http://www.livinghistoryfarm.org/far...s/life_14.html

    It appears that a simple life style replaced the more lavish and people formed community easier.
    I am not sure how this would play out with our younger generation. iPhone, iPad everything is personally designed to you and me. No need to meet just text
    when the next collapse does happen how will our children rally together or will they just tweet?
    It is then that us "Oldies", I am 70, will have a need to step forward to provide some leadership. We grew up without all these attachments, and thus know how to adapt without them. As I see it, we have to stay in the background and be open to direct interaction when TSHTF, as it will.

    My advice to others at my age is to open conversations with the young at every opportunity. My own experience is that the young today have very little experience of such direct contact; yet welcome it as a new experience. Let them gain some confidence, so that, when they need to talk, they will already know that the contact is always welcomed with a smile.

    On the other hand, if we push them away; they will surely place the blame upon our generation and that may lead to violence towards us; so we have every reason to keep the dialogue going at every opportunity.

    Leave a comment:


  • jpetr48
    replied
    Re: The Next Ten Years Part I: There will be blood - Eric Janszen

    Originally posted by Chris View Post
    Frankly, I have no fingernails left after re-reading that analysis. I recall having a similar feeling of utter helplessness and worry for my children's future the first time I read it.
    after reading this, i have to agree. It made me wonder how did those who lived during the 1930s make it thru in the US?
    http://www.livinghistoryfarm.org/far...s/life_14.html

    It appears that a simple life style replaced the more lavish and people formed community easier.
    I am not sure how this would play out with our younger generation. iPhone, iPad everything is personally designed to you and me. No need to meet just text
    when the next collapse does happen how will our children rally together or will they just tweet?

    Leave a comment:


  • Polish_Silver
    replied
    Stupid enough for the last half century

    Originally posted by EJ View Post
    I have read several responses here along the lines of "China and the US won't engage in direct military confrontation because there is no way for either to prevail over the other." To my way of thinking, US and Chinese leadership have made in one miscalculation after another for decades and are painting themselves into a corner with only one way out.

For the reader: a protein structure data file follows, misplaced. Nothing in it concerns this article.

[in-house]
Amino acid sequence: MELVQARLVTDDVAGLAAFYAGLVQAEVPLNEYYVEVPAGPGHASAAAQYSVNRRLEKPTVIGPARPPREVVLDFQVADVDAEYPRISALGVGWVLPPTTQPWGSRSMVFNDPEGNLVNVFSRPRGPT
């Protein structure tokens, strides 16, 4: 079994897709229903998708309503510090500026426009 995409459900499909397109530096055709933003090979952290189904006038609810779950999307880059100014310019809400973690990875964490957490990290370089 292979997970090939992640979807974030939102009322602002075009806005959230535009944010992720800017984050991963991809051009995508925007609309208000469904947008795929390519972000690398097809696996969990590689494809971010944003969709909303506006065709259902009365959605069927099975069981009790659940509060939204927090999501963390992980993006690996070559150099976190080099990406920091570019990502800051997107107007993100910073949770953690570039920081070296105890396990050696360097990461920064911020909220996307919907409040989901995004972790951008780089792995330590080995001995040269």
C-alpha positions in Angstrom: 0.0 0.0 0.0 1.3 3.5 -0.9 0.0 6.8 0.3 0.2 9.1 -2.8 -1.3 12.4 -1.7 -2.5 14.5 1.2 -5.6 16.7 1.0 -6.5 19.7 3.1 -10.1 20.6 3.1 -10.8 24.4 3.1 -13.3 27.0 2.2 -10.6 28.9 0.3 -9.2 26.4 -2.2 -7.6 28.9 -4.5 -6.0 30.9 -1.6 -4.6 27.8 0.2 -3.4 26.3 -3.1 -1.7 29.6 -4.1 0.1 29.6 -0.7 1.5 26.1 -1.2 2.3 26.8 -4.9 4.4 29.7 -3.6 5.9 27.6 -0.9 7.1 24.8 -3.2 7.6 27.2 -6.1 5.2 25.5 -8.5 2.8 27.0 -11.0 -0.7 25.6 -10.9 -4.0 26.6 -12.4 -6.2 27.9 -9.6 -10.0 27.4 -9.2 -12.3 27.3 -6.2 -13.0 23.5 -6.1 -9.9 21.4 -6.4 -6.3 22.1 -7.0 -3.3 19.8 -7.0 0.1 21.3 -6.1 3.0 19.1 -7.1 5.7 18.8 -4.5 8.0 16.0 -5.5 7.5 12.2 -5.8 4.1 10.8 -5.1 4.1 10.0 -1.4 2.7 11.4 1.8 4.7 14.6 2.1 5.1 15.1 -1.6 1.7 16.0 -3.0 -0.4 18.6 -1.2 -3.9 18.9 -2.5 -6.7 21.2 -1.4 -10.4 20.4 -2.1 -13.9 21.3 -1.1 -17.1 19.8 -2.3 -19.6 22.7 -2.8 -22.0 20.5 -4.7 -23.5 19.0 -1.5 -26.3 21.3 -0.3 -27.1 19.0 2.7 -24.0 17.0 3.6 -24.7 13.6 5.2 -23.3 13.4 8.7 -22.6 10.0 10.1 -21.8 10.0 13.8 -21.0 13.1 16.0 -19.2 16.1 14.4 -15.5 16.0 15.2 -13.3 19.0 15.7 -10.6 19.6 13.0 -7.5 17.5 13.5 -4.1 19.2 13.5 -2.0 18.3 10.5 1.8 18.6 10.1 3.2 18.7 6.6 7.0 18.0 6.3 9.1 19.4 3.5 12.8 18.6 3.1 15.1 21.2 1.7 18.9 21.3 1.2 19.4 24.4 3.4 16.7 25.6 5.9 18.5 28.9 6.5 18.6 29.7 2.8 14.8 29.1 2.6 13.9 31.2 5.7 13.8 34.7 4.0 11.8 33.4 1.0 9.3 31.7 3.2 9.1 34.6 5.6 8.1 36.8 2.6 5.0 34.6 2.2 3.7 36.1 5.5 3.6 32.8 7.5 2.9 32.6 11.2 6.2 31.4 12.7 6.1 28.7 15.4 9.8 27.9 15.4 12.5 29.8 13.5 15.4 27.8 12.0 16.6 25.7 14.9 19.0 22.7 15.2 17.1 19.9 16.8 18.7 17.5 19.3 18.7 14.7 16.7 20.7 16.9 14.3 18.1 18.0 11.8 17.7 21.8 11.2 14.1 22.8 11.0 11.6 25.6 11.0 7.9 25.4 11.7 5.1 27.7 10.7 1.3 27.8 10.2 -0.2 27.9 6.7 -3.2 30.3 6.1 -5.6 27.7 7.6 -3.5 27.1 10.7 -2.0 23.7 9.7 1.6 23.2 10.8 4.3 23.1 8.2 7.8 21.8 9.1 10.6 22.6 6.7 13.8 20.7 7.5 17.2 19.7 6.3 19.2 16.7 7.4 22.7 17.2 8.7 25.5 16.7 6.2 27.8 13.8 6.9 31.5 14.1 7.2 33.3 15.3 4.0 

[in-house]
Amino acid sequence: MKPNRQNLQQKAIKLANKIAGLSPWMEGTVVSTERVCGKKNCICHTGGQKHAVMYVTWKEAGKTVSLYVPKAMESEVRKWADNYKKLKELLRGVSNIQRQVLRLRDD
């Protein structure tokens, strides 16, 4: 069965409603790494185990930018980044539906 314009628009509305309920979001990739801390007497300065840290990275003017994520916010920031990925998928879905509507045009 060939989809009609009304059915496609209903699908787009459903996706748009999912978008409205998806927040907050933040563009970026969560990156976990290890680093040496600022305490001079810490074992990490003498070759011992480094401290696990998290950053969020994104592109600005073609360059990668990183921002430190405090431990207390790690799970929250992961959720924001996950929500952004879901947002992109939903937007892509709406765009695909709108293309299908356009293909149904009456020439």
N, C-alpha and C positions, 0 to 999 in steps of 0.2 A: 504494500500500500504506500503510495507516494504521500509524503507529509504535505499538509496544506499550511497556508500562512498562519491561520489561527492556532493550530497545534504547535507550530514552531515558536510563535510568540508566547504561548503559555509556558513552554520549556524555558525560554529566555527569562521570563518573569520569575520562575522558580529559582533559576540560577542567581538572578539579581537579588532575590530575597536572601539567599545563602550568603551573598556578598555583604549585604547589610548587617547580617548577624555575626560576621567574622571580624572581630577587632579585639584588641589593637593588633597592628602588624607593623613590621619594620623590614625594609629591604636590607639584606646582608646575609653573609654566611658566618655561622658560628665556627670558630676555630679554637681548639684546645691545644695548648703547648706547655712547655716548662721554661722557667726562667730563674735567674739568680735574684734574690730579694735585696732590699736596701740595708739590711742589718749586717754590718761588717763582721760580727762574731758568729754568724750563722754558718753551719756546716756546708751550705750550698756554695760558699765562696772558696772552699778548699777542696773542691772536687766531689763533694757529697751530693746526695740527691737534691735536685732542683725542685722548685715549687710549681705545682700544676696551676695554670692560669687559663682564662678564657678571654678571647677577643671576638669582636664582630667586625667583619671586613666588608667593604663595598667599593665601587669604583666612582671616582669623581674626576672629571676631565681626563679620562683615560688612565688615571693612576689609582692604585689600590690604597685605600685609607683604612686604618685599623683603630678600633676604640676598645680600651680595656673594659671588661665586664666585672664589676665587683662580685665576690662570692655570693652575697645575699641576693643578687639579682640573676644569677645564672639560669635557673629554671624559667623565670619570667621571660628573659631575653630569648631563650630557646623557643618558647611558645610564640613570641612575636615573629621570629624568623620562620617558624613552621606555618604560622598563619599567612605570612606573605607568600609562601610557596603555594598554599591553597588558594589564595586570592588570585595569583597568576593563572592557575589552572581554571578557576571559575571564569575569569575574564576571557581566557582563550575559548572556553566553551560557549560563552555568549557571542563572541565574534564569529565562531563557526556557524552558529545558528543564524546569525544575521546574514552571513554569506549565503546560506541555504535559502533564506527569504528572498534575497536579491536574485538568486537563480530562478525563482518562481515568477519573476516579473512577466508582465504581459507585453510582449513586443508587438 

. . . .



    To sum up my argument: Leadership that is stupid and short sighted enough to let the tech bubble run to its disastrous conclusion, stupid and short sighted enough to let the housing bubble develop to bale the economy out of the tech bubble crash, and then let the housing bubble run to its disastrous conclusion, stupid and short sighted enough to try to restart the FIRE Economy and drive the economy toward a mid-gap recession, at which point a new round of layoffs pushes unemployment to 12% and higher and crushes consumer spending -- such leadership is stupid and short sighted enough to finish the course, to lead the US into wars it cannot win.
    Well, they have been that stupid since at least 1960.

    Leave a comment:


  • shiny!
    replied
    Re: The Next Ten Years Part I: There will be blood - Eric Janszen

    Originally posted by Woodsman View Post
    Thanks, Woodsman. Funny how I have trouble wrapping my head around a lot of what EJ says but it becomes clear with hindsight:

    Originally posted by EJ View Post
    Image driven electronic media is the most efficient machine of mass belief shaping in human history. It will be used by the state to erase old beliefs and create new ones in a matter of days if not hours.
    With Facebook perfecting emotional manipulation of people on a mass scale, this statement turned out to be highly prescient indeed.

    Leave a comment:


  • Woodsman
    replied
    Re: The Next Ten Years Part I: There will be blood - Eric Janszen

    Originally posted by shiny! View Post
    Good find, Woodsman. Can you possibly give us the link to that post by EJ?
    Right, totally forgot.

    http://www.itulip.com/forums/showthr...793#post200793

    Leave a comment:


  • shiny!
    replied
    Re: The Next Ten Years Part I: There will be blood - Eric Janszen

    Good find, Woodsman. Can you possibly give us the link to that post by EJ?

    Leave a comment:


  • Chris
    replied
    Re: The Next Ten Years Part I: There will be blood - Eric Janszen